A bill to be filed in the Georgia legislature could direct billions in tax dollars to MARTA for an unprecedented expansion, according to sponsor Sen. Brandon Beach, R-Alpharetta.
The bill would effectively tweak the billion-dollar transportation legislation passed last year. It would allow MARTA counties to allocate a half-penny sales tax, after voter approval, for a proposed heavy rail line along Georgia-400, heavy rail and bus rapid transit east along Interstate-20 and light rail near Emory University.
“The money has to be spent on capital construction -- not operations and maintenance or anything else,” Beach said. "It's going to go towards building new infrastructure."
And it’s money that could otherwise go to road and bridge projects, which doesn't sit well with some local leaders in Alpharetta and Johns Creak and in the Georgia legislature. There are other obstacles, too.
First, Beach has to push the bill through the Senate, and then the -- potentially more resistant -- House.
Sen. John Albers, a Republican also from North Fulton, has said he’s against MARTA rail expansion.
“The people overwhelmingly tell me they do not want a heavy rail solution forced upon them ...” he wrote in a post on his personal website. “Expanding a heavy rail line is not operationally, financially or logistically feasible. However, adding additional lanes to GA-400 first and then exploring a BRT (Bus Rapid Transit) solution can provide a reasonable solution at a fraction of the cost, time and impact.”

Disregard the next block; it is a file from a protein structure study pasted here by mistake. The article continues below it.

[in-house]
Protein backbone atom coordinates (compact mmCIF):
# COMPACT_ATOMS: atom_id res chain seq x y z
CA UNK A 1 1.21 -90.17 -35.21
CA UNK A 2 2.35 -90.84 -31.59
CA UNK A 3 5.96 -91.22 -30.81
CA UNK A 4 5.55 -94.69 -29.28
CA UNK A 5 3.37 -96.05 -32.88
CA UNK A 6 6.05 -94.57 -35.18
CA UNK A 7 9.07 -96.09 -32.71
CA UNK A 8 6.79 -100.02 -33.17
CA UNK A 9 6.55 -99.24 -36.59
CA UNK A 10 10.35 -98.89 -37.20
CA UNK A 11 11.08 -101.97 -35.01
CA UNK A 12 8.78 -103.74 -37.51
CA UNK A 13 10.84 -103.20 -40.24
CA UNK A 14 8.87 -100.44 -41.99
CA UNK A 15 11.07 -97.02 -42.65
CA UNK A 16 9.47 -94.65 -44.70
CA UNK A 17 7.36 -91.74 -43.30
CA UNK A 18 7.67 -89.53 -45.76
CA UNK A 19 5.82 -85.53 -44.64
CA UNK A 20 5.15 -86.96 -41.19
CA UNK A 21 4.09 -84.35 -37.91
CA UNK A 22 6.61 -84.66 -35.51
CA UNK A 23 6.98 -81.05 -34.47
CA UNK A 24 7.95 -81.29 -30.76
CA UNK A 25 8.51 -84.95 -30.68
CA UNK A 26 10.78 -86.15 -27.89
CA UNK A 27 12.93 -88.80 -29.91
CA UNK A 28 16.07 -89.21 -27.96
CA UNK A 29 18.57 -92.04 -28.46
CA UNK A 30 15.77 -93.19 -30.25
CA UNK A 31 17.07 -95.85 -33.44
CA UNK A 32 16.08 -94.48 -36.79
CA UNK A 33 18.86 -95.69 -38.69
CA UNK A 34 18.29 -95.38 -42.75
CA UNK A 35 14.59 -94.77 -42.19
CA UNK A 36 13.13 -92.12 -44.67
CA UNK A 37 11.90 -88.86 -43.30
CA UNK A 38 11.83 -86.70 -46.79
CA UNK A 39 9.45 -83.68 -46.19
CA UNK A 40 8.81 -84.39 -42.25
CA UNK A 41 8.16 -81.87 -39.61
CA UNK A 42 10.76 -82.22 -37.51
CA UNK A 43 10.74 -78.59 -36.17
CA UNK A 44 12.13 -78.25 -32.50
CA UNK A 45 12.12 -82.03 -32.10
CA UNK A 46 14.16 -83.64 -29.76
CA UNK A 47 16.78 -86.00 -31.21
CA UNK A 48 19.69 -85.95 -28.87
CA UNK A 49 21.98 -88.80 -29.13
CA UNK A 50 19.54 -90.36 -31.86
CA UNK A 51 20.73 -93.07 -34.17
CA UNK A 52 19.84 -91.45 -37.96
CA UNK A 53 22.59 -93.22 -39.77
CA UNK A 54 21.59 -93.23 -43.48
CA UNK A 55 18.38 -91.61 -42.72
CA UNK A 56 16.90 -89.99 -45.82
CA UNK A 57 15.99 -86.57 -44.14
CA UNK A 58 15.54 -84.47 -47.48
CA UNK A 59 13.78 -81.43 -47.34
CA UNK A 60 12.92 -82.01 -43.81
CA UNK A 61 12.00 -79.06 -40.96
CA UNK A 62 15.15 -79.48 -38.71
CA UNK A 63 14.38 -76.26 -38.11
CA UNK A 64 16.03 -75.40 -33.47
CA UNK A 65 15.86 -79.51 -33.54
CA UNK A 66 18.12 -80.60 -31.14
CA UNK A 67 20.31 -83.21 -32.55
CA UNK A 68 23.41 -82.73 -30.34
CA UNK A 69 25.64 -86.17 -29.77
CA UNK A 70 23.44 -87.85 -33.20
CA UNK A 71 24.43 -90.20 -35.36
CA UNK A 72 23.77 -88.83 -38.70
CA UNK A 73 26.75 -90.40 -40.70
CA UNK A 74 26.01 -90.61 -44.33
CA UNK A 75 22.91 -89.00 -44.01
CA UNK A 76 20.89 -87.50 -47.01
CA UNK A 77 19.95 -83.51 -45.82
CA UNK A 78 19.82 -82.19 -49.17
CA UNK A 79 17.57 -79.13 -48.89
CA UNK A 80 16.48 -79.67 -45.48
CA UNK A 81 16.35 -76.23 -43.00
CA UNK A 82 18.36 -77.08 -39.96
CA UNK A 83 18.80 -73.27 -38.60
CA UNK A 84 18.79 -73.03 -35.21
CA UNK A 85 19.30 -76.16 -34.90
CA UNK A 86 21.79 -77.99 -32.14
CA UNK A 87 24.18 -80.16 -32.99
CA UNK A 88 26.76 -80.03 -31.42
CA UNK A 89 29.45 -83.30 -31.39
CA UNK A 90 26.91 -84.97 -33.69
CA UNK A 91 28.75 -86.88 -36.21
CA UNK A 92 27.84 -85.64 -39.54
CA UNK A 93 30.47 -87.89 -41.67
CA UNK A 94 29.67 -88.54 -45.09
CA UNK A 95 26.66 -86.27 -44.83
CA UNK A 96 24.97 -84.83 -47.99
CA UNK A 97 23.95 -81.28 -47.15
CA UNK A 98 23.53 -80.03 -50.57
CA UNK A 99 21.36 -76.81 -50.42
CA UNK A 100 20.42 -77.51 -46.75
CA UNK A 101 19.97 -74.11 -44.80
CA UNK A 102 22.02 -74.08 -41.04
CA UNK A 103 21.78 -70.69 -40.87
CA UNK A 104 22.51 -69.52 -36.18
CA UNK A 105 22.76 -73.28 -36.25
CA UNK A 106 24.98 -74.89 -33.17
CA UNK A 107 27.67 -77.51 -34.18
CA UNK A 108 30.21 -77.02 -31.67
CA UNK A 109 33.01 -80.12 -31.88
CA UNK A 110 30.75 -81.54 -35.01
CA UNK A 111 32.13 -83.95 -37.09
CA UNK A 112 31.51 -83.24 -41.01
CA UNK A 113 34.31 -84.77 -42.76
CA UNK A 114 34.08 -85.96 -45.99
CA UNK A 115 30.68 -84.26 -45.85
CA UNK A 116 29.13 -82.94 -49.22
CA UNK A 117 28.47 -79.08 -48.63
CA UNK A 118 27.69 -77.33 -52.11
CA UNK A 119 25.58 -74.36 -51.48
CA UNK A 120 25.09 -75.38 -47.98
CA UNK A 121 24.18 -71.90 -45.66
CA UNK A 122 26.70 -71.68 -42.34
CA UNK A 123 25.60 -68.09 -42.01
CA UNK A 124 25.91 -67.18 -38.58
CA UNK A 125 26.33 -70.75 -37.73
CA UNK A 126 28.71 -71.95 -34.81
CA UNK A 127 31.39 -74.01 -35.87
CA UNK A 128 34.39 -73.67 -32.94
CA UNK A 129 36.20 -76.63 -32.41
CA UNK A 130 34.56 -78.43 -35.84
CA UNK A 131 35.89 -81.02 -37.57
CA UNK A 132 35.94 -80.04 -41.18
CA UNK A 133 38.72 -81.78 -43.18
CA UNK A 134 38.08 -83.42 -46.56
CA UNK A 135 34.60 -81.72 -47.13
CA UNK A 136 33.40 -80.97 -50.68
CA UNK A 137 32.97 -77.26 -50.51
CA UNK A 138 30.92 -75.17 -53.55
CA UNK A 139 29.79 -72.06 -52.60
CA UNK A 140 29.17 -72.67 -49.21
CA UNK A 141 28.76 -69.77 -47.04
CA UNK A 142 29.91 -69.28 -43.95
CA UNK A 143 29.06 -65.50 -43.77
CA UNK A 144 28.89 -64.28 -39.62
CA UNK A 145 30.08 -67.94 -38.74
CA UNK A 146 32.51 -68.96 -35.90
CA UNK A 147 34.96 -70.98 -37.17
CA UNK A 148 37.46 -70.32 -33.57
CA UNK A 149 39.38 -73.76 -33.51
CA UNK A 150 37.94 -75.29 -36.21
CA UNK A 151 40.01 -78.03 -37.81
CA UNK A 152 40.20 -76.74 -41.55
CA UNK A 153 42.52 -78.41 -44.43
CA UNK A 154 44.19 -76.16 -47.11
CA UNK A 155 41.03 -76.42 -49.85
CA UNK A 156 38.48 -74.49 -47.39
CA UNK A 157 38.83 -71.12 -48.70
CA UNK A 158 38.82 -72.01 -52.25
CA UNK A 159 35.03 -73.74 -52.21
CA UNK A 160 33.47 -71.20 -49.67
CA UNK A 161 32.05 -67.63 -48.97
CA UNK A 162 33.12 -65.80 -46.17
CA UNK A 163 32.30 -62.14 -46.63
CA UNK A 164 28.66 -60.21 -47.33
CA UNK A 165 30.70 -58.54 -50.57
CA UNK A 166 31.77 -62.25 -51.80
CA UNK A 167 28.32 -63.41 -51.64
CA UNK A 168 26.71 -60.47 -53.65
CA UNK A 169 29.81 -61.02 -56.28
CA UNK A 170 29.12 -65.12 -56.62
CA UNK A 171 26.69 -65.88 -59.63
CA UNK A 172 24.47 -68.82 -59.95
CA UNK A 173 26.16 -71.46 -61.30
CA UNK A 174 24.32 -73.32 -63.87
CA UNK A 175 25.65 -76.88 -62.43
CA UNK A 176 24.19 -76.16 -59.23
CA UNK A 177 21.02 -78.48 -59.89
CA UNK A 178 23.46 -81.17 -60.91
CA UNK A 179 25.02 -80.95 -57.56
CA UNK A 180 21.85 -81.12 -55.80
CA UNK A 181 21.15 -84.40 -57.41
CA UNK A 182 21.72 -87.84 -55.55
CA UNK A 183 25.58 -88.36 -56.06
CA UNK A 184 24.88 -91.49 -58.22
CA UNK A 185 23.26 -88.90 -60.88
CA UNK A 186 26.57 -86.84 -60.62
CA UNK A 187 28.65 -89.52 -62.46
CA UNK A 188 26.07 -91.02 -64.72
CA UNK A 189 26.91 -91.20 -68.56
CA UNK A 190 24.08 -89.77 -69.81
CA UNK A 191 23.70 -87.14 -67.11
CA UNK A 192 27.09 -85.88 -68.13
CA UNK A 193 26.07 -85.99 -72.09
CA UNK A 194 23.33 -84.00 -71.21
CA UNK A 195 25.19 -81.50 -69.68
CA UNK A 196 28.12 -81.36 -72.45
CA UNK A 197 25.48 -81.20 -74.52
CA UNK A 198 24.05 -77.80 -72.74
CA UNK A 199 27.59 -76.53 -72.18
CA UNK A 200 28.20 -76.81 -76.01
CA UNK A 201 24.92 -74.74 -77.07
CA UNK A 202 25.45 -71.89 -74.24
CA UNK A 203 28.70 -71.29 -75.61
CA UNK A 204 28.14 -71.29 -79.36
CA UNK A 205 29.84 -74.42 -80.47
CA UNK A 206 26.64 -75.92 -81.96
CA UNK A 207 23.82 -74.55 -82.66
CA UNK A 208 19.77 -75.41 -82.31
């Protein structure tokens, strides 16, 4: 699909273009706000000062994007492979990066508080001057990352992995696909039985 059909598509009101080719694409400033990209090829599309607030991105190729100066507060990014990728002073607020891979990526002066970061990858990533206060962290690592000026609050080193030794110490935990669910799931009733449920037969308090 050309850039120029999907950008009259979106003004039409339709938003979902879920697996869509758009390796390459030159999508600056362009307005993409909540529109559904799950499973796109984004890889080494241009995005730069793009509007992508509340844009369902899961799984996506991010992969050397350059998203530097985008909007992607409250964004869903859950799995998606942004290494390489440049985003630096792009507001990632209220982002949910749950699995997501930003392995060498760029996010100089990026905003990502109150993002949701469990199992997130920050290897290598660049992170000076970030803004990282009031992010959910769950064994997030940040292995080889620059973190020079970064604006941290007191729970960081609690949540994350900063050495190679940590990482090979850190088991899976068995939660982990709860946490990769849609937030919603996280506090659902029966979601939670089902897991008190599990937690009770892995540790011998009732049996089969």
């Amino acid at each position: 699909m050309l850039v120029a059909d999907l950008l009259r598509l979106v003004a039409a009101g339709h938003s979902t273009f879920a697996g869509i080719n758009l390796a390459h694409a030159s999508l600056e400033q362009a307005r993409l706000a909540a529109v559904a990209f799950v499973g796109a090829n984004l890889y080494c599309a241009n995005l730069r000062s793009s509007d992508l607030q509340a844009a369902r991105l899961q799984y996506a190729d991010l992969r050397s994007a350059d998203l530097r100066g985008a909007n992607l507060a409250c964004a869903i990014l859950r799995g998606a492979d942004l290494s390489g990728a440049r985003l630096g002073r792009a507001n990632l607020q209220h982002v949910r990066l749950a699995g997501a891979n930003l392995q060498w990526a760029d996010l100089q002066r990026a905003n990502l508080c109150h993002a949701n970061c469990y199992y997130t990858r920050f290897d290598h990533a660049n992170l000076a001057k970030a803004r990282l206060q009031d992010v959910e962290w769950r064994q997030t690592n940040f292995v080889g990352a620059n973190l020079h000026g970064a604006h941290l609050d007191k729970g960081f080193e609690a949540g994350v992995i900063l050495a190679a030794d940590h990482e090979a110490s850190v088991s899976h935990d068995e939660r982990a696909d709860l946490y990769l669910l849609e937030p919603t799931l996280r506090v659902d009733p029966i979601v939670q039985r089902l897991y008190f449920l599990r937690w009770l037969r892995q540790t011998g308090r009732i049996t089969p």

Part of Albers’ request has been answered. More lanes along GA-400 were included in a $10 billion list of road and bridge projects unveiled by Governor Nathan Deal and the Georgia Department of Transportation earlier this month.
Alpharetta Mayor David Belle Isle, who’s most concerned with traffic on GA-400, has said he would prefer BRT to MARTA rail.
“Light rail and BRT have been somewhat dismissed,” he said last year, “where I see that being flexible and much less expensive.”
Beach and MARTA have put their efforts towards a heavy rail line along GA-400, yet Beach said he’s “okay with Bus Rapid Transit.”
He added: “I think some of these local elected officials think BRT doesn’t cost anything. You’re talking $1.4 billion. You’re still going to need some funding to do BRT. Now, granted, the heavy rail is about $2.3 billion. But I want to emphasize, bus rapid transit is not free. It costs money.”
BRT could require a smaller percentage of Fulton County’s potential penny sales tax. Leaders there are leaning toward allowing only a quarter of that penny to go MARTA.
Although Beach says his bill will call for half of the penny, he’s met with Fulton County officials and says he would be open to lowering that percentage.
Beach also says his bill would preserve city control of zoning around MARTA stations, an answer to concerns of local politicians.
He will be looking for signatures on Monday, and hopes to officially file the bill Monday or Tuesday.
The bill was expected last week, but was held up because of rules requiring notice of local bills to be printed in newspapers before they’re filed.